How is the FCC not violating the first amendment? “Congress shall make no law respecting an establishment of religion, or prohibiting the free exercise thereof; or abridging the freedom of speech, or of the press”. Are they not a part of the US government? Do they not have to answer to Congress?

To me, the purpose of the FCC should be simply to regulate the distribution of the limited spectrum of broadcast airwaves. They should effectively be saying to CBS, “this is your broadcast spectrum in this market space”. Beyond that, the content carried in that spectrum is entirely up to CBS. They’ve licensed that spectrum, how they use it is their business. The FCC’s only purpose should be to ensure that the airwaves are not filled with stations attempting to overpower each others’ transmitters in an effort to gain market share.

Of course, there’s also voluntary censorship in the United States as well. When someone agrees to air their program on broadcast television, they agree to be bound by the “standards and practices” department of that broadcast network. This is fine. If you don’t want to abide by the rules, don’t air on the channel.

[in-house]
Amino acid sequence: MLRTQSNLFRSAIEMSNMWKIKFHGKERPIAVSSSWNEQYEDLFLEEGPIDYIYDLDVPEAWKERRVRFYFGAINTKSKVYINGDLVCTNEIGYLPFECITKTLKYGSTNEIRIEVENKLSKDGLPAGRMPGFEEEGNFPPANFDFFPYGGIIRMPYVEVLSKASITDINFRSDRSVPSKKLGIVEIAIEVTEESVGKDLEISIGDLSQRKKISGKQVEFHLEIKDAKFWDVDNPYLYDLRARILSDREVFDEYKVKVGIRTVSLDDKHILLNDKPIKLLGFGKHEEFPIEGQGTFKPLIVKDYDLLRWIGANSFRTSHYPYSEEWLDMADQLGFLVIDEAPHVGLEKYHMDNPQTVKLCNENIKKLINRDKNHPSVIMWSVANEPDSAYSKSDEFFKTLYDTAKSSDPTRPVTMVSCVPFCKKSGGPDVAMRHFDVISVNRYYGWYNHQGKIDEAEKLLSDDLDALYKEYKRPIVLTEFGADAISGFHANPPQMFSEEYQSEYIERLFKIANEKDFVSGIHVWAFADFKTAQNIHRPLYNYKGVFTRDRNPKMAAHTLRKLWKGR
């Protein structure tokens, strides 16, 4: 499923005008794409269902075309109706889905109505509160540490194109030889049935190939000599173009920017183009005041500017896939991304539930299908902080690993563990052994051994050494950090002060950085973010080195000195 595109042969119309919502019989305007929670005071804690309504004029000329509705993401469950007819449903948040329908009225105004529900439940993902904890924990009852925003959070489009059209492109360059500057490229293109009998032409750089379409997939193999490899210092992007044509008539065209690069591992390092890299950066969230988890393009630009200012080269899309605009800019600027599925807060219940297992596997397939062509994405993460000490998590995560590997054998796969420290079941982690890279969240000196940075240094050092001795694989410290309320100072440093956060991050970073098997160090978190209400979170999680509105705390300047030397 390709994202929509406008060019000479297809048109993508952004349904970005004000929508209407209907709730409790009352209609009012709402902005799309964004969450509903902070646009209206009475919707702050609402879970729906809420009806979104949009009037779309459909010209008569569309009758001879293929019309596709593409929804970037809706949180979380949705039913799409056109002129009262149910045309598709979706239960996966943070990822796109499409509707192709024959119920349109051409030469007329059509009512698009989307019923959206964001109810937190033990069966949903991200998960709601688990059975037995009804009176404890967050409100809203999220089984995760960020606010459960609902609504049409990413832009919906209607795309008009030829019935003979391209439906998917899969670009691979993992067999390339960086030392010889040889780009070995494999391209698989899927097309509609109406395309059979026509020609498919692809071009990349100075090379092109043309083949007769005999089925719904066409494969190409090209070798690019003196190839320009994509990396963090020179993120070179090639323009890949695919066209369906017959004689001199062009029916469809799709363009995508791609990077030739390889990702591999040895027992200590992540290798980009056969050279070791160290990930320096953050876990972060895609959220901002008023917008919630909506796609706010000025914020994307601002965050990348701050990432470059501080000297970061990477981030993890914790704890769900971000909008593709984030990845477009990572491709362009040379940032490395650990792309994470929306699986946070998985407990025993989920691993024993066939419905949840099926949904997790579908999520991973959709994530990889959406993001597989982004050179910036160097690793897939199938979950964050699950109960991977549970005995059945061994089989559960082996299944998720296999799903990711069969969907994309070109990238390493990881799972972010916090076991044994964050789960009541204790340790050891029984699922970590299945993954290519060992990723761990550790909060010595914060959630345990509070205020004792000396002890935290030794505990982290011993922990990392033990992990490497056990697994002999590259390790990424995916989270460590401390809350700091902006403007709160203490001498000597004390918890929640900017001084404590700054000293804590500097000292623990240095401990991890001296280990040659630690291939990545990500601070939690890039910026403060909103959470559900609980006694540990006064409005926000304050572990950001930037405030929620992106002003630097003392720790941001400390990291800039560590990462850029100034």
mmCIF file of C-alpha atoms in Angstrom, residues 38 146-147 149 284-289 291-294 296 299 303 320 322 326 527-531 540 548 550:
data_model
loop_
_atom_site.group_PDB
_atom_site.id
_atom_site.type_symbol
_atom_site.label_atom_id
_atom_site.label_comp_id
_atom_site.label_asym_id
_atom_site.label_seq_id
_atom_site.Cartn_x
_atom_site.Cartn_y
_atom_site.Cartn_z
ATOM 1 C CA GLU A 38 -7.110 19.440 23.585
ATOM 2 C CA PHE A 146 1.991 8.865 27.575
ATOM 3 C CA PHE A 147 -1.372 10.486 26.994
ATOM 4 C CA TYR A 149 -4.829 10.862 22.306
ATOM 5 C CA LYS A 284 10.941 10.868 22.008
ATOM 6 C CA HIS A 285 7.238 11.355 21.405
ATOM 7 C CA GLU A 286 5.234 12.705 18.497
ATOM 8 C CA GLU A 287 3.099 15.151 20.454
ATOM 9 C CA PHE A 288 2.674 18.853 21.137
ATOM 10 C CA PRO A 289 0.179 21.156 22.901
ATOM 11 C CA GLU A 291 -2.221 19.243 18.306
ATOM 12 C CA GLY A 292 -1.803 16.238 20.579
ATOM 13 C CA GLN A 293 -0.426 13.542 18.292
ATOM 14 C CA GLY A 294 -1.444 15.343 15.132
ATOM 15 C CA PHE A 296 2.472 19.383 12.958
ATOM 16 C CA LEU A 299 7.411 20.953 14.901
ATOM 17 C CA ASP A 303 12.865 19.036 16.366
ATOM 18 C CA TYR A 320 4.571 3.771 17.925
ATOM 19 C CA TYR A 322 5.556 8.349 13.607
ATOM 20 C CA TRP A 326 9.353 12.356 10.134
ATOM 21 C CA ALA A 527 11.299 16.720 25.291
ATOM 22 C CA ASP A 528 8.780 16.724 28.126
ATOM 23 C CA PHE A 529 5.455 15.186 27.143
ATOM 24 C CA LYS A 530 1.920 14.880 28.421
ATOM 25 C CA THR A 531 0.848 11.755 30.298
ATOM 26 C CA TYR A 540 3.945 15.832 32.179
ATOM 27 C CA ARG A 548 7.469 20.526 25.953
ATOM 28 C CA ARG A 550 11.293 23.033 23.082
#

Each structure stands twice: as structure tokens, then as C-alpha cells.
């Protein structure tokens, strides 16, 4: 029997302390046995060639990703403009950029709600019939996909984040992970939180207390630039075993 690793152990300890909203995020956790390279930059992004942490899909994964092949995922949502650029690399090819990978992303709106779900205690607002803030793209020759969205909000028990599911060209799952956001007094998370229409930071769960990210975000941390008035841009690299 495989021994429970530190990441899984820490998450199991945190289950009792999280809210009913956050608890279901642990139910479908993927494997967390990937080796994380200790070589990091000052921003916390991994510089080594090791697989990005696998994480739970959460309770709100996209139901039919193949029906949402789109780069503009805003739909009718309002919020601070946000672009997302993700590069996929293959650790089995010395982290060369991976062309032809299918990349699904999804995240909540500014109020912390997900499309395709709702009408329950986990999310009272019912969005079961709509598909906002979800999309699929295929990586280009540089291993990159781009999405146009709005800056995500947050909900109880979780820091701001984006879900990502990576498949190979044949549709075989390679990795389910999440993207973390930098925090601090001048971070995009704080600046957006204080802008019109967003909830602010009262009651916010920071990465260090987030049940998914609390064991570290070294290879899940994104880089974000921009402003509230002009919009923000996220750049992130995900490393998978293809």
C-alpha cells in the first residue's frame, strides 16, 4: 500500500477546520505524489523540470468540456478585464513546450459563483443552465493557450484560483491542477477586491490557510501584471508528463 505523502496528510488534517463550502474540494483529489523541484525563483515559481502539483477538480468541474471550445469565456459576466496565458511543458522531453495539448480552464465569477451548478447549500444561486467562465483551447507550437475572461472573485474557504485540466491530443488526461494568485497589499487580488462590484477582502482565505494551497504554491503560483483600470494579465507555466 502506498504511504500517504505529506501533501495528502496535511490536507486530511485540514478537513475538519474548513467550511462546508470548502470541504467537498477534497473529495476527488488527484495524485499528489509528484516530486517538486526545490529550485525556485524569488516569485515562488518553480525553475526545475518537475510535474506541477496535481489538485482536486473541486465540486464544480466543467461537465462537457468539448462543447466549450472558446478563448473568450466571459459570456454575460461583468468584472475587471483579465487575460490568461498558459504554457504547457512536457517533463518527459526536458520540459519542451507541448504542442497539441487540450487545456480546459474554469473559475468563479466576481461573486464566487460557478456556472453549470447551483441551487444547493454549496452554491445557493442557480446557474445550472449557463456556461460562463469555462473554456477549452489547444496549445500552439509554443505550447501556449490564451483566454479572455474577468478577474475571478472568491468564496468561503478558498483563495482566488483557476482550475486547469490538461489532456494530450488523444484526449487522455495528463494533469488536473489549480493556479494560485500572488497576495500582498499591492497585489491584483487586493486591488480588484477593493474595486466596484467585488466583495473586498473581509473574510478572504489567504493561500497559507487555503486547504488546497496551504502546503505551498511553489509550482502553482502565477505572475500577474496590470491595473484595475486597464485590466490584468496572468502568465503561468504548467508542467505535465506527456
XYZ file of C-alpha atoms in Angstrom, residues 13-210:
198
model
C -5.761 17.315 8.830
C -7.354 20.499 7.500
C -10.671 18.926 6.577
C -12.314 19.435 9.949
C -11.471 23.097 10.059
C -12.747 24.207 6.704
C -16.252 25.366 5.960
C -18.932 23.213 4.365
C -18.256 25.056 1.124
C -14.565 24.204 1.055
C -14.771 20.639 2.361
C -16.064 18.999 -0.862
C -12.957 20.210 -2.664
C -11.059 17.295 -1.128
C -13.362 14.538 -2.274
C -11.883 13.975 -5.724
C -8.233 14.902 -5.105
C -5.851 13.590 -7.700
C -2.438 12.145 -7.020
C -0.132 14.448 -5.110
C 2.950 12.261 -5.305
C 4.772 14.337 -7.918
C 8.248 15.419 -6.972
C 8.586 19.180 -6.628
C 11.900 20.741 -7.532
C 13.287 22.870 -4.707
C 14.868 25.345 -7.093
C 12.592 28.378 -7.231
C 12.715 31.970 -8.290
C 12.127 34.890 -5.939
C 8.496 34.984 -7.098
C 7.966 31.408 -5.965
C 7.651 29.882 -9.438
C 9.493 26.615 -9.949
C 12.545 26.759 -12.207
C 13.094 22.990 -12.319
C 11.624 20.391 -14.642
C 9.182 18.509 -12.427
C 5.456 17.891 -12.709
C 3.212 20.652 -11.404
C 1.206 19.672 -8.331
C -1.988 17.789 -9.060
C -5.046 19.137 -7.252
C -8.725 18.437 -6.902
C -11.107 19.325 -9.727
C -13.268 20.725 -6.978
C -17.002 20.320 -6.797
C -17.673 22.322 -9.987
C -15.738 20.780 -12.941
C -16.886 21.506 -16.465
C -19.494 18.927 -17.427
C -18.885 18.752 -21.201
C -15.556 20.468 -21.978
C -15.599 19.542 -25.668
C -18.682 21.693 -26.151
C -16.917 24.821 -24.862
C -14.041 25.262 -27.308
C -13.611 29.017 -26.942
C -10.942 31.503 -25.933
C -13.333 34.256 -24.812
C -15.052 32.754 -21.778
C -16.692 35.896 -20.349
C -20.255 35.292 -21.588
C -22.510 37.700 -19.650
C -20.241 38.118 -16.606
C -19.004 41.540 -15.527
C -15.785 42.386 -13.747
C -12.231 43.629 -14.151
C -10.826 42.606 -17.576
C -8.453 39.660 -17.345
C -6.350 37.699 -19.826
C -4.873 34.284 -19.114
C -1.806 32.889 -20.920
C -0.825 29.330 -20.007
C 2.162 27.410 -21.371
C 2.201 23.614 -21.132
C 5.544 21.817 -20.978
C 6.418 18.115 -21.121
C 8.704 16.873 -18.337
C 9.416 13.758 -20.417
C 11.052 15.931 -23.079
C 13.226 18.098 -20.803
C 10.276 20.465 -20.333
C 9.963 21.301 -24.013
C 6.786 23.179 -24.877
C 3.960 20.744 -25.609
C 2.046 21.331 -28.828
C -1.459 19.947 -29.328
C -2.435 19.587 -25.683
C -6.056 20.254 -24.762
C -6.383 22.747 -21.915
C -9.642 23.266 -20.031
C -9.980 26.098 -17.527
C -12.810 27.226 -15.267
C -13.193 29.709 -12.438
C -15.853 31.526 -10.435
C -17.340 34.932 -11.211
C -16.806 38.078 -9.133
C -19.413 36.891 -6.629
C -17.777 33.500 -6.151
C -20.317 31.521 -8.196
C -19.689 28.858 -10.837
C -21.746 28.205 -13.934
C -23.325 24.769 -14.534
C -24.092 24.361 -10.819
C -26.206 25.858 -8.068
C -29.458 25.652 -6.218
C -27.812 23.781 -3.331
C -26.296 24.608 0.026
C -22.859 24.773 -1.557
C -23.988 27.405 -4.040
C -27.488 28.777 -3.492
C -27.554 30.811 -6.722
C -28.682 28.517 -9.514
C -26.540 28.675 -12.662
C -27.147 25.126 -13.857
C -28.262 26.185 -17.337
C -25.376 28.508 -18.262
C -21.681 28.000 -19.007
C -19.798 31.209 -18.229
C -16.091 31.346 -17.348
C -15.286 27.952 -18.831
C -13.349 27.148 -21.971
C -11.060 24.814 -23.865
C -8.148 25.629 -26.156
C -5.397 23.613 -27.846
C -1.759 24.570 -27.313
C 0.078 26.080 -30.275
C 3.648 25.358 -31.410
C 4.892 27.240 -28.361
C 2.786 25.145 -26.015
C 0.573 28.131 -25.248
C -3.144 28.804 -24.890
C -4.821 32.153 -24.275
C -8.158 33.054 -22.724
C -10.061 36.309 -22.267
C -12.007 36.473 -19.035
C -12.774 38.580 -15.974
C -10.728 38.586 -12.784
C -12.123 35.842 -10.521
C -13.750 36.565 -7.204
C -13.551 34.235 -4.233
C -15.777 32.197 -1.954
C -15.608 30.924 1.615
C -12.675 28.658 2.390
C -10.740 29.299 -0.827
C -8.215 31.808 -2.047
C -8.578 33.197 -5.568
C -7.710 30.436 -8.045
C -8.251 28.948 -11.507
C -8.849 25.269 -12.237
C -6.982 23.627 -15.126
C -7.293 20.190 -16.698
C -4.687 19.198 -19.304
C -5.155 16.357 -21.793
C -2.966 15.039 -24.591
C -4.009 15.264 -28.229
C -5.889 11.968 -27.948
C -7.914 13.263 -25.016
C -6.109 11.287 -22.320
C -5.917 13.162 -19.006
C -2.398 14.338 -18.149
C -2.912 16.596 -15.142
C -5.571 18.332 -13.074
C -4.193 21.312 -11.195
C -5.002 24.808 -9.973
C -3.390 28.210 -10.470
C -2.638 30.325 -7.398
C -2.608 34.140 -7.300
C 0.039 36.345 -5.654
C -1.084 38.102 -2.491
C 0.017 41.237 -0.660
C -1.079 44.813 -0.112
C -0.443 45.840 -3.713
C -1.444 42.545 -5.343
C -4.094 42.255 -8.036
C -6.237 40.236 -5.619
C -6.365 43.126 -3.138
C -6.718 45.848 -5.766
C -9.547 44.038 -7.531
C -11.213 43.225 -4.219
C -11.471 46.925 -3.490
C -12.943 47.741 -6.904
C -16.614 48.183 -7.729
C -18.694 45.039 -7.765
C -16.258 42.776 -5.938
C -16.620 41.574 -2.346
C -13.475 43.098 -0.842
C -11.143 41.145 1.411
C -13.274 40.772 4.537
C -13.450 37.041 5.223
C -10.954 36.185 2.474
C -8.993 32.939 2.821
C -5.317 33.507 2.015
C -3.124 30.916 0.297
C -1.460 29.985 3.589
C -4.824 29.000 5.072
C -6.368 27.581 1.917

Had CBS said “we will never have Janet Jackson on our network again”, that would have been fine. The public would then be free to decide whether they supported CBS in that decision. To have the government tell CBS that they shouldn’t have let Janet Jackson expose her nipple on live television is ridiculous. It’s obvious from CBS’ reaction that they had no idea it was going to happen, and to punish them for it serves no purpose other than to cause CBS to over-react to people who may do something “negative” in the future, and potentially restrict free speech.

Of course the restrictive nature of speech in the United States doesn’t stop on television.